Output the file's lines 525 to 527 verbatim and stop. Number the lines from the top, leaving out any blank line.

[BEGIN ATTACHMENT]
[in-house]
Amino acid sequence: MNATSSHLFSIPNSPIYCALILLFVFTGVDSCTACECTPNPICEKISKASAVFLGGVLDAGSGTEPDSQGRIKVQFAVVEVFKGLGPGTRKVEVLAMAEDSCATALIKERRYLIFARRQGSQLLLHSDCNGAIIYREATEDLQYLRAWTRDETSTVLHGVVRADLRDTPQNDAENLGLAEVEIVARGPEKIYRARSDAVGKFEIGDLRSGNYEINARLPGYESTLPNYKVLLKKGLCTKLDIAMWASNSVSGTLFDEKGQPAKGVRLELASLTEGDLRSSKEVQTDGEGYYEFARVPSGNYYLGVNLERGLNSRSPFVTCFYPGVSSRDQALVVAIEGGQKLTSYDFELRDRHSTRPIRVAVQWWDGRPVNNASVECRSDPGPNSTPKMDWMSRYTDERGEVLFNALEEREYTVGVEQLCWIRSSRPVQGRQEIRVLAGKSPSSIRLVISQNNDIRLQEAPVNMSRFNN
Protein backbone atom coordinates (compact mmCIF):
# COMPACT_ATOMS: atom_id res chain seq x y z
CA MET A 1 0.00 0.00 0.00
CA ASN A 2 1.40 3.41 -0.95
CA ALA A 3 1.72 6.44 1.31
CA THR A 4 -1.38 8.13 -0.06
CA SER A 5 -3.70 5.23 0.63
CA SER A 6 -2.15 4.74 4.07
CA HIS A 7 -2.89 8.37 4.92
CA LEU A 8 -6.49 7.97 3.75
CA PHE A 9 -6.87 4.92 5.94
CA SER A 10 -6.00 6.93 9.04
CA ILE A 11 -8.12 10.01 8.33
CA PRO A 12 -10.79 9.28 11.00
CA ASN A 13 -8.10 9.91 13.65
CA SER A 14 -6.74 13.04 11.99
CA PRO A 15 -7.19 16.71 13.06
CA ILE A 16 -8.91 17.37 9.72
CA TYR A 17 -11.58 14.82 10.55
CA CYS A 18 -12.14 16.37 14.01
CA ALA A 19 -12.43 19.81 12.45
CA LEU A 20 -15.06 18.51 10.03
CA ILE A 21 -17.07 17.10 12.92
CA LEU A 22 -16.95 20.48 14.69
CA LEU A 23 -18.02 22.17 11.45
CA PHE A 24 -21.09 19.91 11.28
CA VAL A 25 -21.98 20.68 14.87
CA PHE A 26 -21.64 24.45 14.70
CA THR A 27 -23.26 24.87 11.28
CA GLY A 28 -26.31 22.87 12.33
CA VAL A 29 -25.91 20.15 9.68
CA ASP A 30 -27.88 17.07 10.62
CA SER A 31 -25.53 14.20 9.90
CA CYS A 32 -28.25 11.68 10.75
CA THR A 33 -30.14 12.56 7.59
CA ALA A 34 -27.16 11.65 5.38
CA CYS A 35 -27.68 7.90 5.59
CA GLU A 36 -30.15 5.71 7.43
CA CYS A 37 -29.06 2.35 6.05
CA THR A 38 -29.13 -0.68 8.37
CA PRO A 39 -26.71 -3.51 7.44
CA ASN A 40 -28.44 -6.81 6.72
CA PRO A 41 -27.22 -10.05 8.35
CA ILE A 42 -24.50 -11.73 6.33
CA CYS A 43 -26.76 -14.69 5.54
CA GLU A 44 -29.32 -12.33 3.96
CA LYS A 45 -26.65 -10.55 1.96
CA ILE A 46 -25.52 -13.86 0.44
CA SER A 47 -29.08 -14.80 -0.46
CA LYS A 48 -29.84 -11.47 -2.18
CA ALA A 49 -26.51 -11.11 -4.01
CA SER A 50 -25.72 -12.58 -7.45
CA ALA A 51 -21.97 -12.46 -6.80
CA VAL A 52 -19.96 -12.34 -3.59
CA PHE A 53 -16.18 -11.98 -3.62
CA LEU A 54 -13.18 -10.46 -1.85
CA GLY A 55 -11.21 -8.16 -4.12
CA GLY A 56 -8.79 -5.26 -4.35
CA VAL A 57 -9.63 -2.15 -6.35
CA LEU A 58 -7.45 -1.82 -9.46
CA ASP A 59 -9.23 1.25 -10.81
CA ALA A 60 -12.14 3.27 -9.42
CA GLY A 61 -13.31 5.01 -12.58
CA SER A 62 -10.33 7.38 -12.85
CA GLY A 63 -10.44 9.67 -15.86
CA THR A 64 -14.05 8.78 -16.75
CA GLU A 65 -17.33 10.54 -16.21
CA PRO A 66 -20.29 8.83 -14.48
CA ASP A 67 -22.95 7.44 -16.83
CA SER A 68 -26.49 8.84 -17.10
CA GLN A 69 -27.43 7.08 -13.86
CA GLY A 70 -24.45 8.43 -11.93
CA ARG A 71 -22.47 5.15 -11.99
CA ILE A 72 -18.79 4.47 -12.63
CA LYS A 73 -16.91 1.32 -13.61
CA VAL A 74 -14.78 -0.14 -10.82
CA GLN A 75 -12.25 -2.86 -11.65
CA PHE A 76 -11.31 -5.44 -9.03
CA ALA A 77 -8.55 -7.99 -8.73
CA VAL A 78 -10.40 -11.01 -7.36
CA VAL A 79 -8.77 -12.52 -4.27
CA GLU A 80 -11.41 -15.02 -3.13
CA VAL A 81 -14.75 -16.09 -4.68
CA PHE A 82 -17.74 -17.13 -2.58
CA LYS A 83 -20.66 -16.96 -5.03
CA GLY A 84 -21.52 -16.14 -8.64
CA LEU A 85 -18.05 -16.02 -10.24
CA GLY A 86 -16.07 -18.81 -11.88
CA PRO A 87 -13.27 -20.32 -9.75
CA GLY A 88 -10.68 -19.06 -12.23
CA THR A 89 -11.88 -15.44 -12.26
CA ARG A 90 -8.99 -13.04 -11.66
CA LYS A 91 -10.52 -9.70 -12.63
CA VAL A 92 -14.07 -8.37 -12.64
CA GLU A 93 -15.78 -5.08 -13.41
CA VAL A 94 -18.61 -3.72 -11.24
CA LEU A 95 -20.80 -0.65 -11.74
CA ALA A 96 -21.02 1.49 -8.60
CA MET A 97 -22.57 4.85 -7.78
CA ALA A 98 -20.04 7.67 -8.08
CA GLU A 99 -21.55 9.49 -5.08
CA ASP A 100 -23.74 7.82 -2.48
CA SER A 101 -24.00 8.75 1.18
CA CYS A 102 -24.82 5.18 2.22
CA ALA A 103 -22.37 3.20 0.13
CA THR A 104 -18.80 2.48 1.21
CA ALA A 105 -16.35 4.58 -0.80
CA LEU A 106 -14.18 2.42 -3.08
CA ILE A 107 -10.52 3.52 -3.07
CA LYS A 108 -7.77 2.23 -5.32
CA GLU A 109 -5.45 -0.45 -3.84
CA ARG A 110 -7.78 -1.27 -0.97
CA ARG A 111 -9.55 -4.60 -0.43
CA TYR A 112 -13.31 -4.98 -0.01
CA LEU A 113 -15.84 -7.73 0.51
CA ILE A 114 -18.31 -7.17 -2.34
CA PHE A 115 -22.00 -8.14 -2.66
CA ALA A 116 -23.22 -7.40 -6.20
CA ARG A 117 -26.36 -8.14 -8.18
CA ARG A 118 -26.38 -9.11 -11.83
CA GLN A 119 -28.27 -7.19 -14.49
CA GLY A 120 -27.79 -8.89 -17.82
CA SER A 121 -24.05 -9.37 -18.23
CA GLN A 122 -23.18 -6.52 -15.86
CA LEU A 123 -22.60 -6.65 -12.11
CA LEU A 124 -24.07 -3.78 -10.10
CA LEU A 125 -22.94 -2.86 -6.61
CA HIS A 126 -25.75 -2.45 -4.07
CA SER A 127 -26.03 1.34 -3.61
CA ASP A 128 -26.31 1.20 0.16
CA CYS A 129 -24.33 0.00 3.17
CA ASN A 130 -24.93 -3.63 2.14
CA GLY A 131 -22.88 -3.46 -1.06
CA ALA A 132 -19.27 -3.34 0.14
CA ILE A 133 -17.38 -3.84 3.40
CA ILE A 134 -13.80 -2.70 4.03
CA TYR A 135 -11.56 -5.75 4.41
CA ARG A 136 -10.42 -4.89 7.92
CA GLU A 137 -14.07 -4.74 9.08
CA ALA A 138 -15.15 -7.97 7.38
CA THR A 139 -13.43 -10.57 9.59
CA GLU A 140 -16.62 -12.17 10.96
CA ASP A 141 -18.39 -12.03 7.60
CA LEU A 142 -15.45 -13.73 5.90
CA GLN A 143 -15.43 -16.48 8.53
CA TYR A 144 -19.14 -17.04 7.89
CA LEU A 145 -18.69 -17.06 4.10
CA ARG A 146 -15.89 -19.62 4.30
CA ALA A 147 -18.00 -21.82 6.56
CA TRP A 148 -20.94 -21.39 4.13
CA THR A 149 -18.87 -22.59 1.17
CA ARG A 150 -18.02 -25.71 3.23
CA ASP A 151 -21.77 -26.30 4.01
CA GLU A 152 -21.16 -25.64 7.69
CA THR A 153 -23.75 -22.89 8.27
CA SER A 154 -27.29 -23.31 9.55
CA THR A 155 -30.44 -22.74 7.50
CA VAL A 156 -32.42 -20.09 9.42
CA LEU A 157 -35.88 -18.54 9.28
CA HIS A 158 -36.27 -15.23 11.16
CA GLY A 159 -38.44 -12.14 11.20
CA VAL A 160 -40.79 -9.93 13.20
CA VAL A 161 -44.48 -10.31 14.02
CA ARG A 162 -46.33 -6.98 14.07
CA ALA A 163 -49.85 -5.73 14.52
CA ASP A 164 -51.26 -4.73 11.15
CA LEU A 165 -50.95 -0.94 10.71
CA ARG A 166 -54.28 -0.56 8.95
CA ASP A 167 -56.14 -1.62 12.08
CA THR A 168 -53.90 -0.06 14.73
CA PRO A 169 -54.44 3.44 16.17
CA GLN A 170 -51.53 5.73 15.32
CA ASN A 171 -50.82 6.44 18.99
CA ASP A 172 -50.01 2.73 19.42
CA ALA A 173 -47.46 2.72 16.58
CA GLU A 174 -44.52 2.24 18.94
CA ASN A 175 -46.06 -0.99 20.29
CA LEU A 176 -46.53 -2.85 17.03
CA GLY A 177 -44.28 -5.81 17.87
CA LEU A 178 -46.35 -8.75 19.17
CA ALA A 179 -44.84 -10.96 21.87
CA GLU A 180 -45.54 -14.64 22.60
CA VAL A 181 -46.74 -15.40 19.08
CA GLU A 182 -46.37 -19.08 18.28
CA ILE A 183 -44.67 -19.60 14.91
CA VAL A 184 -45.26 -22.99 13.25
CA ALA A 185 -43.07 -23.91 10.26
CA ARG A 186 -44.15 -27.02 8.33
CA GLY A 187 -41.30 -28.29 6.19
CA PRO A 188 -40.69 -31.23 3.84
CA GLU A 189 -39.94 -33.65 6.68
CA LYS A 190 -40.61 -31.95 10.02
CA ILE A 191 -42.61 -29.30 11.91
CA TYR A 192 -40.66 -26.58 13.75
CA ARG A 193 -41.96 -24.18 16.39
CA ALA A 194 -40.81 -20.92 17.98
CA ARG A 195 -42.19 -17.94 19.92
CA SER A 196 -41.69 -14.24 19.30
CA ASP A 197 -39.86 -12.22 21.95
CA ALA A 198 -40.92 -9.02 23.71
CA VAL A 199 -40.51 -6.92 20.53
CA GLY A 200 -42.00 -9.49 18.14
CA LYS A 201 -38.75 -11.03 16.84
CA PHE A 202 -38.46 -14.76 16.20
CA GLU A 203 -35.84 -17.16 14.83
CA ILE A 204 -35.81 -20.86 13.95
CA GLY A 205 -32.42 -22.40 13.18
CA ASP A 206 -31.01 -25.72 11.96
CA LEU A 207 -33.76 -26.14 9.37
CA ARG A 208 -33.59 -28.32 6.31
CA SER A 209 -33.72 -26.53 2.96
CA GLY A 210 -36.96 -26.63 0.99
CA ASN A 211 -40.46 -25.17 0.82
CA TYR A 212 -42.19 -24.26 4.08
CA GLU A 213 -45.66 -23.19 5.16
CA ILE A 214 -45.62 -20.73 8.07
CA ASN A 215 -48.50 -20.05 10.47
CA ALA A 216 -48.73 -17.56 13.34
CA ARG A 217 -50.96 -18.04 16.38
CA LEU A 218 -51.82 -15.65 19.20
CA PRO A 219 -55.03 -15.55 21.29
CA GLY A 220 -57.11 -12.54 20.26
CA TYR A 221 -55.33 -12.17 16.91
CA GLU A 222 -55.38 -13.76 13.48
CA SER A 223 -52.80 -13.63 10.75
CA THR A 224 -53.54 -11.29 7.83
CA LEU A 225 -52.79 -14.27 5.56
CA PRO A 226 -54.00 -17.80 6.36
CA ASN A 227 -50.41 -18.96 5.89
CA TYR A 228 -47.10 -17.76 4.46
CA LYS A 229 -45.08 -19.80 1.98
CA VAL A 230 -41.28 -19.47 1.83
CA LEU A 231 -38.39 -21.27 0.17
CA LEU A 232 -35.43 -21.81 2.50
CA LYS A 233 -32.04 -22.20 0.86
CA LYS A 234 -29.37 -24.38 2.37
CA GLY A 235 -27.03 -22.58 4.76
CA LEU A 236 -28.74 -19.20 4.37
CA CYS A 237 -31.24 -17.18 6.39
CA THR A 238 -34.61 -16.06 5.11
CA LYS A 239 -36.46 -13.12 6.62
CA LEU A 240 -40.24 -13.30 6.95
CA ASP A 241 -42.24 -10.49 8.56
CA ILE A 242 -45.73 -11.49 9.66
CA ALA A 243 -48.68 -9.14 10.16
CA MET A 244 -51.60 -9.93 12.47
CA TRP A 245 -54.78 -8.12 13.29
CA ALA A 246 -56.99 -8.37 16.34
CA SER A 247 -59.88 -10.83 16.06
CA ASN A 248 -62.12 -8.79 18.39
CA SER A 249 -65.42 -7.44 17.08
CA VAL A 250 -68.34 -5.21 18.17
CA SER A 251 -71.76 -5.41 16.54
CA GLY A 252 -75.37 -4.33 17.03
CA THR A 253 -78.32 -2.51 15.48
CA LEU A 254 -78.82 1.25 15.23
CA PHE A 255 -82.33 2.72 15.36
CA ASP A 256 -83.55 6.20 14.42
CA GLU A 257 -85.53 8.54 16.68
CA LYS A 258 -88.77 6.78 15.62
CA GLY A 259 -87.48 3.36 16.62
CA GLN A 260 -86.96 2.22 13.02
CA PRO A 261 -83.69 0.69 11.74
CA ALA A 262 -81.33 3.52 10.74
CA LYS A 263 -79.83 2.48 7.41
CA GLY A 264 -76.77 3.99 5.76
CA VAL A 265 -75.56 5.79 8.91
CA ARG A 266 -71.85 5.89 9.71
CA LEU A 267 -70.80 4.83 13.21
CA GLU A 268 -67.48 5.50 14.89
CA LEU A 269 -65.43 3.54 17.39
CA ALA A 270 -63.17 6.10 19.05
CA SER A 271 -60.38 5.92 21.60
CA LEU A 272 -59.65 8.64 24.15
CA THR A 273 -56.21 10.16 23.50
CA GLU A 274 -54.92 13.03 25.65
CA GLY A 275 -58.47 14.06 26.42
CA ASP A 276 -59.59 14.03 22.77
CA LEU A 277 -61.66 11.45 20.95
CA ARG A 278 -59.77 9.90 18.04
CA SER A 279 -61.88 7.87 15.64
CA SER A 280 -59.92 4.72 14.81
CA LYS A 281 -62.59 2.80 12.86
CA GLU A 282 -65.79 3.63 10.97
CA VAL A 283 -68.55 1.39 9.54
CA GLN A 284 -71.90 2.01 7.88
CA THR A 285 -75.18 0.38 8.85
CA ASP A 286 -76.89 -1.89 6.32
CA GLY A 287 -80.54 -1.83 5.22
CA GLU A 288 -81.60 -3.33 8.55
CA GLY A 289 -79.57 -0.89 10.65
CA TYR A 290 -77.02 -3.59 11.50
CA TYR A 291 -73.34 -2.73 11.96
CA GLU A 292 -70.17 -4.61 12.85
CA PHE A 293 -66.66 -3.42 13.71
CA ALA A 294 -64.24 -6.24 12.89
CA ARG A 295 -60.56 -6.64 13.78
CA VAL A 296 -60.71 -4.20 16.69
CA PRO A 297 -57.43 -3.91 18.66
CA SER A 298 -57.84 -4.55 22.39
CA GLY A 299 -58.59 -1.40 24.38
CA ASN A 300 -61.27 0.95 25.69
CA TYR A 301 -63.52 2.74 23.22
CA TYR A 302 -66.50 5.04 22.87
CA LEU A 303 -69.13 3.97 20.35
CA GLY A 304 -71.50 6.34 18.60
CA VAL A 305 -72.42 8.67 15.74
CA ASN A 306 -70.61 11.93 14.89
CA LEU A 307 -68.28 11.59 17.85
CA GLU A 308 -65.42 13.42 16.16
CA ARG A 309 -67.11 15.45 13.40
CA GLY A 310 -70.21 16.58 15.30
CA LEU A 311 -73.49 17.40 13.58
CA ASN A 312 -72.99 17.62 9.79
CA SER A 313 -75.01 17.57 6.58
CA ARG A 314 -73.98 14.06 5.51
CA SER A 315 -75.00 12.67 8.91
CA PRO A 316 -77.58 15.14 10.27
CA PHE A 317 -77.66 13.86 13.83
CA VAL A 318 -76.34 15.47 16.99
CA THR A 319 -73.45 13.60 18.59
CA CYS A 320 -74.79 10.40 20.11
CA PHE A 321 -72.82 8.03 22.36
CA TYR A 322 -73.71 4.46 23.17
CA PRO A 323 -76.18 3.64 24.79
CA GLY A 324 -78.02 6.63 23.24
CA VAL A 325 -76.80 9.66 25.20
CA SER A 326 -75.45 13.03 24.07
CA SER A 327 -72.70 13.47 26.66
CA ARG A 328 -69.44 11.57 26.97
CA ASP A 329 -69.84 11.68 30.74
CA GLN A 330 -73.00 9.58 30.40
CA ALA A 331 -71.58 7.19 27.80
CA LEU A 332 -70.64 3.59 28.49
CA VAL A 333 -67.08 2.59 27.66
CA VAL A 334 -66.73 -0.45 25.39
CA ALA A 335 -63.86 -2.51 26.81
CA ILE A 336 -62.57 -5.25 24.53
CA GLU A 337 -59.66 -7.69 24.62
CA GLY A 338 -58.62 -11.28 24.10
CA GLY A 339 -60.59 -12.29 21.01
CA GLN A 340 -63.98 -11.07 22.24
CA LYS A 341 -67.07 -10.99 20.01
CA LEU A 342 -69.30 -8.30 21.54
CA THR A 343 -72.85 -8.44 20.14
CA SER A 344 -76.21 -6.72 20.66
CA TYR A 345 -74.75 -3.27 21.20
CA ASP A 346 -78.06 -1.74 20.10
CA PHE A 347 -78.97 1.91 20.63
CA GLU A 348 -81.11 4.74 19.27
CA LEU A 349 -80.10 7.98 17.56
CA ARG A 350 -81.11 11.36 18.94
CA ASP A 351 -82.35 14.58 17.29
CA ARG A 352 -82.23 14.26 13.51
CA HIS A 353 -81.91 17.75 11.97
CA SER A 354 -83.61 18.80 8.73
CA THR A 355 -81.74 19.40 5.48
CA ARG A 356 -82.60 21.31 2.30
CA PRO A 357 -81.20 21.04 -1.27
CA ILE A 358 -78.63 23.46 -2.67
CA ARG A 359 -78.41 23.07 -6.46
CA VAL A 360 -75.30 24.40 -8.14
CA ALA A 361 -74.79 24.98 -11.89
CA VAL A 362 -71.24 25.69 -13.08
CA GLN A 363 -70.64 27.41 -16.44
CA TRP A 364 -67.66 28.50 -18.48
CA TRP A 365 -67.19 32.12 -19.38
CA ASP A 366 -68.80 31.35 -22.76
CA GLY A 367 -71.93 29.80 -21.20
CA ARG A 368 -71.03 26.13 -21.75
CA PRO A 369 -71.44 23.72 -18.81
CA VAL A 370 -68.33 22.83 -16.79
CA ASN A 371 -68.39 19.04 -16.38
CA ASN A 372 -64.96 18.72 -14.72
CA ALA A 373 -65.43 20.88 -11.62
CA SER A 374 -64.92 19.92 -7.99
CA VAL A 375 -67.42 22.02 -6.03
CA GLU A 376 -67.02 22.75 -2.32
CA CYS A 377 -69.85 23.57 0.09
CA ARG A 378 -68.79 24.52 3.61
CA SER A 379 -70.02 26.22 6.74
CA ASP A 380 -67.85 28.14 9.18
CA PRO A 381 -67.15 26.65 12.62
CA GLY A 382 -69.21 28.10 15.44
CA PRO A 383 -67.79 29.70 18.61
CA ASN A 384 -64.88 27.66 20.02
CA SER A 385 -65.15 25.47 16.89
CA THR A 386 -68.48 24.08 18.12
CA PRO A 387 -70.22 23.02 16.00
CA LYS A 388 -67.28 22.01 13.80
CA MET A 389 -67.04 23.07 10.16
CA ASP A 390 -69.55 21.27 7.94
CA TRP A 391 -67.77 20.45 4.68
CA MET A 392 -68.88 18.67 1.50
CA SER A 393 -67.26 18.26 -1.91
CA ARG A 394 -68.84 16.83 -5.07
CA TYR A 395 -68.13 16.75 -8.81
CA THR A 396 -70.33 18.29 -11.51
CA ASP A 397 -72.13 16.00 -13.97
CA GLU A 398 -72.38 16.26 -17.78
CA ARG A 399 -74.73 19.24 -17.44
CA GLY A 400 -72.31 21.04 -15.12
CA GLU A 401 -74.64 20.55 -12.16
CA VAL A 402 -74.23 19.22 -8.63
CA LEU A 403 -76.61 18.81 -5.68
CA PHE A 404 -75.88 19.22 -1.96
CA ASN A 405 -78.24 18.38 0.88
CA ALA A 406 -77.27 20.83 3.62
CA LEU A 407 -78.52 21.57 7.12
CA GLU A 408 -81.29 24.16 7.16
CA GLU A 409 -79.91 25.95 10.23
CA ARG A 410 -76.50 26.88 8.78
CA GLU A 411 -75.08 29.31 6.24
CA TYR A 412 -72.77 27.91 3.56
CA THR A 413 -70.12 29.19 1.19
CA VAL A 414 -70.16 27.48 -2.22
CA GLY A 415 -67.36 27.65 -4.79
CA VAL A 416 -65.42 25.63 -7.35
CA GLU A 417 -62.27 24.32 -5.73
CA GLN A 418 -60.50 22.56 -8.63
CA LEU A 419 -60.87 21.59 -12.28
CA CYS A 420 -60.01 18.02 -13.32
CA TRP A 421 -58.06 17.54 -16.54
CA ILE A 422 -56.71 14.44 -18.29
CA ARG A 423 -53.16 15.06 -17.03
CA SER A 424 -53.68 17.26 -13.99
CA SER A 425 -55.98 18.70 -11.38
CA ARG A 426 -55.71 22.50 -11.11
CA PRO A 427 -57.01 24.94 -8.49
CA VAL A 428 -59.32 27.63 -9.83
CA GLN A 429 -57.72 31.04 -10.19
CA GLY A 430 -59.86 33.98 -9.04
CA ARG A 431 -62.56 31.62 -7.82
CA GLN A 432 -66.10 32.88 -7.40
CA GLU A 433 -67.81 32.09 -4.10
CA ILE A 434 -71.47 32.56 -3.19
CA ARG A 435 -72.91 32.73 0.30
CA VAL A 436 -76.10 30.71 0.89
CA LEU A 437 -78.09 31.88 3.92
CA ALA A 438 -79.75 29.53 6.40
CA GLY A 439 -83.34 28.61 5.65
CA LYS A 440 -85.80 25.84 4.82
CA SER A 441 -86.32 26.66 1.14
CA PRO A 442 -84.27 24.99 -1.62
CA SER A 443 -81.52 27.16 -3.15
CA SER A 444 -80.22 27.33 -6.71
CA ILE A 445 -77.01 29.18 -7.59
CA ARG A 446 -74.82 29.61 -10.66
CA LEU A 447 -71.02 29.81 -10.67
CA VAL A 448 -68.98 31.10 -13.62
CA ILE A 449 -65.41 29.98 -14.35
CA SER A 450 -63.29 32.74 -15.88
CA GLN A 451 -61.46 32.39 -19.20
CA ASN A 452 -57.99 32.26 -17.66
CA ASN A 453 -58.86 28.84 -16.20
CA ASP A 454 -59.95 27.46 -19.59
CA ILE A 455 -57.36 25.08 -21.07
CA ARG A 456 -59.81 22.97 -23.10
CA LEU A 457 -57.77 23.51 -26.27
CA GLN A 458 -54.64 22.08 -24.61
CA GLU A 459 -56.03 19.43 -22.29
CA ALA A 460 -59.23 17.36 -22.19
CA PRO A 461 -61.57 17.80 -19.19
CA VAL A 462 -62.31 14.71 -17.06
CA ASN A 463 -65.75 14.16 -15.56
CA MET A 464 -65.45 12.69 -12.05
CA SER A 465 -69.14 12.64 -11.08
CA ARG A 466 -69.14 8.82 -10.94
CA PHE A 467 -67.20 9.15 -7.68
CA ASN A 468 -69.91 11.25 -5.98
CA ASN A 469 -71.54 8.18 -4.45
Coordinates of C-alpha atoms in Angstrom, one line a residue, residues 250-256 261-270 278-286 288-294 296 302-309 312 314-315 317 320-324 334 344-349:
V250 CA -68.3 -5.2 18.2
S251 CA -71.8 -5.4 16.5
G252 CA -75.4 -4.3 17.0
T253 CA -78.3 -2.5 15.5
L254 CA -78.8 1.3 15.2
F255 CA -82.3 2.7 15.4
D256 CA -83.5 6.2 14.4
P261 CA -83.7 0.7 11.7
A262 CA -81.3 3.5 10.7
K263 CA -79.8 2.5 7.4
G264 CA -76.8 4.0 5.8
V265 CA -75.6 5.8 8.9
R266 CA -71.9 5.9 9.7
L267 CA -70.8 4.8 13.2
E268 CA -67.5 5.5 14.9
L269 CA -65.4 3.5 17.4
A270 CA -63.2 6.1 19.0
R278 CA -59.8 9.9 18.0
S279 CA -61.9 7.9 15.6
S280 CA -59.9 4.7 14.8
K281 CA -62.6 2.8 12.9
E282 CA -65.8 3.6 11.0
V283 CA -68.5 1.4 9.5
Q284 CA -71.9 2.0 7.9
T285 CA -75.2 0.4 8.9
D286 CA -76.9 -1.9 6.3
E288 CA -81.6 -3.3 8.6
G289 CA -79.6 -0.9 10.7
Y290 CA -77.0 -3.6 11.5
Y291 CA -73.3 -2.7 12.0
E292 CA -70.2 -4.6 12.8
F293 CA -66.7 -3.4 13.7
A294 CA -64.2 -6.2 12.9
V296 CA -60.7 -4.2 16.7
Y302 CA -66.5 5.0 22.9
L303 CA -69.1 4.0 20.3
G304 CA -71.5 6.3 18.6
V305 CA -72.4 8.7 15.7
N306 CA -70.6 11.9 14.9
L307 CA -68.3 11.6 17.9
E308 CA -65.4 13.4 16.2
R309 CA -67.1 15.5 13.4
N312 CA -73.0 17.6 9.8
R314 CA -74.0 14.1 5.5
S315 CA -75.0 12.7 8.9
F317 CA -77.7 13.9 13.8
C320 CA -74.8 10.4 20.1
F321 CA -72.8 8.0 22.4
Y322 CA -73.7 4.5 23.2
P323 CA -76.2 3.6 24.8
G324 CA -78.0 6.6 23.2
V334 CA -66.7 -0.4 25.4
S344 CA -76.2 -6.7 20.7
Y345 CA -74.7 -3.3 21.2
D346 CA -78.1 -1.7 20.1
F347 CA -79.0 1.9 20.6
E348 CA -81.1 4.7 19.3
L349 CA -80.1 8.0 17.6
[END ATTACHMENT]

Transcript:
G324 CA -78.0 6.6 23.2
V334 CA -66.7 -0.4 25.4
S344 CA -76.2 -6.7 20.7